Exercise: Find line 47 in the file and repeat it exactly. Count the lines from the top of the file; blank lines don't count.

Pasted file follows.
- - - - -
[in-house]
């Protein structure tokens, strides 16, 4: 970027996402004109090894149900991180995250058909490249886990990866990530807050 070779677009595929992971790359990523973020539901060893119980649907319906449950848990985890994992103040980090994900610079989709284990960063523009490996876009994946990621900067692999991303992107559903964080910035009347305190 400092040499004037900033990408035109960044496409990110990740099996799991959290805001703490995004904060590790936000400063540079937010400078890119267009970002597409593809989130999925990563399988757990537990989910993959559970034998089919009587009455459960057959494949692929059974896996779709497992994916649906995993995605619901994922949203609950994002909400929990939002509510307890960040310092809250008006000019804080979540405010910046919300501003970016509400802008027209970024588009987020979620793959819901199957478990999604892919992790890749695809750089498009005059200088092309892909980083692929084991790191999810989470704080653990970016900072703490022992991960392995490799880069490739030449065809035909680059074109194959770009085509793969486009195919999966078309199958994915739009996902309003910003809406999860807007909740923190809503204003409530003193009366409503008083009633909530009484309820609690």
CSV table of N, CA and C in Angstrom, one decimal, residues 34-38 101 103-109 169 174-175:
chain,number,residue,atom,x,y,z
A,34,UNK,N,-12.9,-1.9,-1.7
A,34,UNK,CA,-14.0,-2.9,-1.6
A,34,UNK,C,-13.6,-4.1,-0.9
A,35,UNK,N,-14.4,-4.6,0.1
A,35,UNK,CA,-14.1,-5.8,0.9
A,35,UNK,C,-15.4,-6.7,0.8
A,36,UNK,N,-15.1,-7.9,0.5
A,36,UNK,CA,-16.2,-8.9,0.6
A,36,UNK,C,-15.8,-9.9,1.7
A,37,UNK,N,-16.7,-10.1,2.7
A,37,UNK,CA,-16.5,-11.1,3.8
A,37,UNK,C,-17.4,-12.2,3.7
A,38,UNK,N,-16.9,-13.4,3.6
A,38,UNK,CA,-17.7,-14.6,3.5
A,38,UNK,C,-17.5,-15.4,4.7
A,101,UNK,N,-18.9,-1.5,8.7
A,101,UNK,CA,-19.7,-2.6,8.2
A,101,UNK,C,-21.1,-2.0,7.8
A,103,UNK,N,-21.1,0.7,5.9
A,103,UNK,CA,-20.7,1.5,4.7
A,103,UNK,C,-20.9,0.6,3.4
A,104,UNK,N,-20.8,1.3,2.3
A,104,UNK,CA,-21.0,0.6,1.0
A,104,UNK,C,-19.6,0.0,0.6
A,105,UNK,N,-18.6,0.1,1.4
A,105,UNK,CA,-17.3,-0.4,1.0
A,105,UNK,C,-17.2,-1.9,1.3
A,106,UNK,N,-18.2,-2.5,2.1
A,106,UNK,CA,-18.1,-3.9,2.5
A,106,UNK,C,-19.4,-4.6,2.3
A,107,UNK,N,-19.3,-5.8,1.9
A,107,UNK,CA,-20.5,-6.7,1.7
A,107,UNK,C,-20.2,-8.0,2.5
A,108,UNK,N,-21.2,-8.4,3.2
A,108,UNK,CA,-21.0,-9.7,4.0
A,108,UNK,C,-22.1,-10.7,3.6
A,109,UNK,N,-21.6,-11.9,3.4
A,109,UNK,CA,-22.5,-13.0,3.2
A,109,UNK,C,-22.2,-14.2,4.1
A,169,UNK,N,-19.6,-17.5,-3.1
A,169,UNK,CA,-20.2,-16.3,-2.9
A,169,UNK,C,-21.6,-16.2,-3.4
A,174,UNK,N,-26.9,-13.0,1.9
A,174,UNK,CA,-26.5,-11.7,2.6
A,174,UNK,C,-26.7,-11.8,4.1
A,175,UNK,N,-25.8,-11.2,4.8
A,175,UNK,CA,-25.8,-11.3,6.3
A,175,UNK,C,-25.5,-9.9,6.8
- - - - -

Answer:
A,174,UNK,N,-26.9,-13.0,1.9